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As a group of kids drummed on buckets on Chicago’s State Street late last December, Chris Drew stood nearby. On the crowded sidewalk, Drew was dressed for attention, wearing a blazing red poncho covered with art patches that he was selling for a dollar each.
Drew is a free-speech advocate; his State Street appearance was part of an ongoing protest against a Chicago law restricting where artists can sell their wares. A Chicago police officer noticed Drew in the off-limits area, and told him to move along.
Drew was hoping to get arrested to test the city’s law; he got his wish. Prosecutors charged him with two misdemeanors. He was not expecting what came next. After police found a small recording device in his belongings, Drew was charged with a felony for violating the Illinois eavesdropping law, which requires all involved to consent to any audio recording.
“And shortly after, they put a bond of $20,000 on me for selling art for a dollar on State Street and audiotaping my own arrest,” Drew says.
The misdemeanor charges were dropped, but the felony charge remains — and with it, a possible four- to 15-year prison term.
Mark Donahue, the head of the Chicago Police Union, says the officers simply enforced the law. And changing the law, he says, could hamper police work, and cause some officers to hesitate on the job.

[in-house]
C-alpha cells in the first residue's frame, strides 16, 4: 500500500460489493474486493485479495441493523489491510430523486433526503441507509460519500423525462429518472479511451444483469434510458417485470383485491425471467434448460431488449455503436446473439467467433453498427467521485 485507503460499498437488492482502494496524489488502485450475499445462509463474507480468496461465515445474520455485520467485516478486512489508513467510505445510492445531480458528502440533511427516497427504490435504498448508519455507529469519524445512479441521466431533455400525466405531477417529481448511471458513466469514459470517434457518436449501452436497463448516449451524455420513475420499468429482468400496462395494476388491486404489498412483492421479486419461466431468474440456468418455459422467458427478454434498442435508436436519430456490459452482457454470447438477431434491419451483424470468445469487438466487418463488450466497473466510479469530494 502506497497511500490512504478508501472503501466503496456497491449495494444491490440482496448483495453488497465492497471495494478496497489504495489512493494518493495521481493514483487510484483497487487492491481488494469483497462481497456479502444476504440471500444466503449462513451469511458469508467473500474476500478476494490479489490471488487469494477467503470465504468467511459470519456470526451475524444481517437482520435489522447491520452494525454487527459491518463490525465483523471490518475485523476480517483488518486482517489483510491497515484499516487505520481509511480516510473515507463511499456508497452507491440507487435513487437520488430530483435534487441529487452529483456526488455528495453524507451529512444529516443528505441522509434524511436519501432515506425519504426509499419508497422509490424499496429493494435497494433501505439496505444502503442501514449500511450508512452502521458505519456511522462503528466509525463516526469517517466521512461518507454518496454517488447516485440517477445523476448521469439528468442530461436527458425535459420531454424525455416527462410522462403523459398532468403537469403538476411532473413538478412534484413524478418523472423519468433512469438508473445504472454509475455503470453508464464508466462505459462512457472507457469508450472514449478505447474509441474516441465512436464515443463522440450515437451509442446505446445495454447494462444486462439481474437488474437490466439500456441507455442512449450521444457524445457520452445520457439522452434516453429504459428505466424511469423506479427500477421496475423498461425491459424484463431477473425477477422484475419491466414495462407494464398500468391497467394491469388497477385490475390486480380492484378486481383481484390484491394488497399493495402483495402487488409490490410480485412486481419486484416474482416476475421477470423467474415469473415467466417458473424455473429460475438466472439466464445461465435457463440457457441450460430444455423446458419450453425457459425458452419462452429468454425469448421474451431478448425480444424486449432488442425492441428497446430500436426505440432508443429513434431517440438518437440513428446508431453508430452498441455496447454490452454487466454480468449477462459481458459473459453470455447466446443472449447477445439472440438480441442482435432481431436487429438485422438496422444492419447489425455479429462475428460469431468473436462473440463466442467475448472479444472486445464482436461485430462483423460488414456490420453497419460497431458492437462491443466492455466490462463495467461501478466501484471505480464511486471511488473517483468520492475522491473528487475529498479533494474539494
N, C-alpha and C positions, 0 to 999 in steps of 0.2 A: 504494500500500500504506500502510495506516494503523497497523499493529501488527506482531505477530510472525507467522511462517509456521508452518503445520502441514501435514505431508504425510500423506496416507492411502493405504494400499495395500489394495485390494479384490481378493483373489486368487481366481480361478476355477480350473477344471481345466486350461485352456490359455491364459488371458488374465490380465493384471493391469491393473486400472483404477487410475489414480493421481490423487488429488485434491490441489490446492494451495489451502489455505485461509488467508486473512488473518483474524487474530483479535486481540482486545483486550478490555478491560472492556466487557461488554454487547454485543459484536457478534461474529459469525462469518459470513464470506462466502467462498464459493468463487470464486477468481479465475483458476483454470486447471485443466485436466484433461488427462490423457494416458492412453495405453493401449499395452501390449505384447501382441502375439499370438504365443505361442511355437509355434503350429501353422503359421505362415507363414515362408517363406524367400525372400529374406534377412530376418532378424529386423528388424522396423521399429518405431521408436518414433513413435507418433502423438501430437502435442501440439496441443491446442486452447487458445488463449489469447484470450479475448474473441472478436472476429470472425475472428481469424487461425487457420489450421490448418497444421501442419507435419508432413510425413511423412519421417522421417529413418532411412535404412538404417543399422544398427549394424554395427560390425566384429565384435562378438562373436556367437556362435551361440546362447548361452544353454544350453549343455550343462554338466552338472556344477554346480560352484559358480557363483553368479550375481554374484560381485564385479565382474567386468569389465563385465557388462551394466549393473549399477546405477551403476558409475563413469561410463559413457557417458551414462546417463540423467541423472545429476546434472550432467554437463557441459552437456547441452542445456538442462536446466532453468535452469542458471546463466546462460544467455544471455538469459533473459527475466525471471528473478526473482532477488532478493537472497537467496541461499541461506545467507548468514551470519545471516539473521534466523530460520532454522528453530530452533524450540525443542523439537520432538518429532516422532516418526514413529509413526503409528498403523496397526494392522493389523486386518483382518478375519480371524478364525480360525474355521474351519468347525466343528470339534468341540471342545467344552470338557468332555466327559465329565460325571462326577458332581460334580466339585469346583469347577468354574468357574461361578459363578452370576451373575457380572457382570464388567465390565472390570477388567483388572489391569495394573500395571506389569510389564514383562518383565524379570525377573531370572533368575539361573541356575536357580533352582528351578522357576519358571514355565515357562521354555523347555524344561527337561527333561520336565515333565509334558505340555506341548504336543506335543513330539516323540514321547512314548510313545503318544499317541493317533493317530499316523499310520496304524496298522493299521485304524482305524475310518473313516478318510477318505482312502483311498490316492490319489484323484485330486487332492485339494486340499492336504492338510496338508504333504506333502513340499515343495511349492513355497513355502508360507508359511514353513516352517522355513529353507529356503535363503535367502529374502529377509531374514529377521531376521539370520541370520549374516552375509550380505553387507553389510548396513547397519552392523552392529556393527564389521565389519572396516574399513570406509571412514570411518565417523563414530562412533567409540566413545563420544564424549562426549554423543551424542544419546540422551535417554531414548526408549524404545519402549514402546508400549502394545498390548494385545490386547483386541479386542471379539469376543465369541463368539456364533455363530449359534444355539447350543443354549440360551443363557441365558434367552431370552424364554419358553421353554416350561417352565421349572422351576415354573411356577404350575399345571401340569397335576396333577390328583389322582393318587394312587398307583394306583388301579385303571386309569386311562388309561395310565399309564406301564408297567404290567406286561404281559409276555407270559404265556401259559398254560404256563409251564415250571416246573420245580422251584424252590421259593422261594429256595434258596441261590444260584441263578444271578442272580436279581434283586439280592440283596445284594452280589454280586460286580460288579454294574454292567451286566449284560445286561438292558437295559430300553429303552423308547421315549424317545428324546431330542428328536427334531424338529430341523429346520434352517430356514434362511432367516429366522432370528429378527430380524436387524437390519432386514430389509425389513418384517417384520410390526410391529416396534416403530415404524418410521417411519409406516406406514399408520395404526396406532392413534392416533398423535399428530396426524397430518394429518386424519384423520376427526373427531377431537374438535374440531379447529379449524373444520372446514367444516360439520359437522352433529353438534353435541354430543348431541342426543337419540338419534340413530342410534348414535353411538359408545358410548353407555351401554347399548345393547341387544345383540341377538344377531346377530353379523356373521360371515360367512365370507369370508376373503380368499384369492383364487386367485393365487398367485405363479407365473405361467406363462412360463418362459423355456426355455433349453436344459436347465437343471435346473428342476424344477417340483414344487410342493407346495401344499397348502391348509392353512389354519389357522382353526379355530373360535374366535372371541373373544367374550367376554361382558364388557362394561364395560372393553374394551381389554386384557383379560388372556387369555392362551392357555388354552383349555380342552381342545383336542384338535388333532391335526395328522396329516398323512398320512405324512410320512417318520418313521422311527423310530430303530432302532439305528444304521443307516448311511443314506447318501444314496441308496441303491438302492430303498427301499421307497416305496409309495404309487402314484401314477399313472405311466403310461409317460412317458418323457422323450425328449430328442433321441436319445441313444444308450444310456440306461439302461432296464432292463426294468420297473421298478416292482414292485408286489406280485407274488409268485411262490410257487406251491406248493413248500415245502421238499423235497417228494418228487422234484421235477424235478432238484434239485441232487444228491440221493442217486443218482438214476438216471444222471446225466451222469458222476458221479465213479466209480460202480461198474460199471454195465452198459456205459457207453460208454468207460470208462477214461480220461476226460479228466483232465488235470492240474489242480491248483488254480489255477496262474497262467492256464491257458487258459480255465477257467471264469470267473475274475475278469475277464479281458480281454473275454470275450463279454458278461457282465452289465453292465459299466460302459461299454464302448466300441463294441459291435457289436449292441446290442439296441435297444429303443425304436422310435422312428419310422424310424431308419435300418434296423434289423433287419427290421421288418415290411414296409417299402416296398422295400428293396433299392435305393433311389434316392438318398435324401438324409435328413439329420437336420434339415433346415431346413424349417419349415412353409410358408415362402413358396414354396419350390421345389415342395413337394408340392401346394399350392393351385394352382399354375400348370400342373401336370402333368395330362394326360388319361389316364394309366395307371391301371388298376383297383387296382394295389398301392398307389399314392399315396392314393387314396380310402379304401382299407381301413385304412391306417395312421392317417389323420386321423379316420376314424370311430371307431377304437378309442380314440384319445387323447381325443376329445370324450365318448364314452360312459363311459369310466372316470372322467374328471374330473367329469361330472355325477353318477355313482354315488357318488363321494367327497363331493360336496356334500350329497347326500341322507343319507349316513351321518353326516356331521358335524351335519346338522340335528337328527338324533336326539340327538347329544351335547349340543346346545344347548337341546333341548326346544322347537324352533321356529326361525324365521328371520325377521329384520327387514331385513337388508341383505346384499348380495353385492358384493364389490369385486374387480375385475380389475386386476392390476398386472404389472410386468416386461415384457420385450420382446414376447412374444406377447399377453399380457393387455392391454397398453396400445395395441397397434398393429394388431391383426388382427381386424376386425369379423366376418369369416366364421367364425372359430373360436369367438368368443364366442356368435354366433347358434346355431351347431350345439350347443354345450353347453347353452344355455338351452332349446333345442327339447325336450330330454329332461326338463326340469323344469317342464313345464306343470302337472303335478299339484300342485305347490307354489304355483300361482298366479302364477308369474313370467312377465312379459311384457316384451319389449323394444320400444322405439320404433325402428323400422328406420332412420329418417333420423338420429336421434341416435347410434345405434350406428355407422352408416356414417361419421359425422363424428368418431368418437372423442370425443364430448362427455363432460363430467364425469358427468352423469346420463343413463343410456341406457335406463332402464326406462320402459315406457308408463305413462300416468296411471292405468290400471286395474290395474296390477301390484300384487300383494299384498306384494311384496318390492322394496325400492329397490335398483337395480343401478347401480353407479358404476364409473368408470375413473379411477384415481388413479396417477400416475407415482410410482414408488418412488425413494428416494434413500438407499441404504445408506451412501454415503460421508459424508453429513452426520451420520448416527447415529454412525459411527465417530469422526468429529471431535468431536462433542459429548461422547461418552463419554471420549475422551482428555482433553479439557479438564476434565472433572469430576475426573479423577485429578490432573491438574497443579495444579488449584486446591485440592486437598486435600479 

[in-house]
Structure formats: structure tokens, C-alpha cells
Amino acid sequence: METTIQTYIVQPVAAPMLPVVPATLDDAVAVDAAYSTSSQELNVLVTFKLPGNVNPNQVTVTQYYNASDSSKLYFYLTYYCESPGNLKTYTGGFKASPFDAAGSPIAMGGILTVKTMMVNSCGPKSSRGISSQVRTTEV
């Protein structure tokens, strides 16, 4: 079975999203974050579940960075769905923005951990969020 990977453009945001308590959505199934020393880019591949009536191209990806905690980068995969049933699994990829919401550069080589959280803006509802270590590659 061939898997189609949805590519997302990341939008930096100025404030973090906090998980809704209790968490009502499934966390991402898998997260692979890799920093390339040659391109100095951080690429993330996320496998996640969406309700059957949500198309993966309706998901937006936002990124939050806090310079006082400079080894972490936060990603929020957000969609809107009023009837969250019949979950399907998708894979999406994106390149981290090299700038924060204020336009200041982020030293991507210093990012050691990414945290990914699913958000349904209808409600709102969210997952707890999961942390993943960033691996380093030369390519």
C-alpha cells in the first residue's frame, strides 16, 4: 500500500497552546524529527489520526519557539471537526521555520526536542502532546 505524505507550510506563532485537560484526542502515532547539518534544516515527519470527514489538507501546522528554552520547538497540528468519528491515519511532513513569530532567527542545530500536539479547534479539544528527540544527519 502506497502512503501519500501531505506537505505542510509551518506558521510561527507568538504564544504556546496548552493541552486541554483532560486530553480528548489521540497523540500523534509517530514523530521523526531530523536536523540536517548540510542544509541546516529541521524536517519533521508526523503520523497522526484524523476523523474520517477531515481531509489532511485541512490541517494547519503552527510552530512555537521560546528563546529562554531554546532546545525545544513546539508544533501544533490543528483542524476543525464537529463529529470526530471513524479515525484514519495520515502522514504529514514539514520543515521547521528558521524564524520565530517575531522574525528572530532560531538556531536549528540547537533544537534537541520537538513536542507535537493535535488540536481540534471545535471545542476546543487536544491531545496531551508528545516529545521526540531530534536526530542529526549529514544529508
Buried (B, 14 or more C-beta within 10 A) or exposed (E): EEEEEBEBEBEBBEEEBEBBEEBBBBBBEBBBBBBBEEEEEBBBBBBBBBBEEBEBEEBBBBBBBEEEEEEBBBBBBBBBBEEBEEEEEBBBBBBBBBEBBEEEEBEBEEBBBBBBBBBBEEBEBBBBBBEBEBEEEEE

“You don’t want that hesitation,” he says. “You want them to act on their instincts, and their training as well.”
If officers think they’re being recorded, Donahue says, “they think there’s an extra Big Brother over their shoulder that will judge them 10 minutes, 10 days, 10 years down the line, on the action or utterances they’re making today.”
Originally posted by SaturnFX
Although I agree with a law against evesdropping as a good thing (thinking the reverse here), I think it is open to abuse as this case shows.
Police should always expect they are being recorded when on the clock...they are public servents and accountable while working by the public.
The no evesdropping should only apply to the public sector, not a cop on the job, or a politician doing their offical business...the law needs to be amended..
As far as the content of the tape, I don't know what was on it so I can't make an opinion one way or another..also, this should not be a felony either way...thats harsh. 15 potential years is above and beyond the crime. (btw, he wont get 15 years...he won't even get 6 months, but thats beside the point.)
Originally posted by redmage
Leave your cameras and recorders at home folks, or get 15 years in the slammer!
Originally posted by Nutter
reply to post by mnemeth1
And yet we find out that it is OK for school officials to record kids masterbating at home from their school supplied laptop computers. Insane world indeed.
I swear sooner (rather than later) the citenzry is going to get pissed enough to demand change. I can't wait till this day happens myself.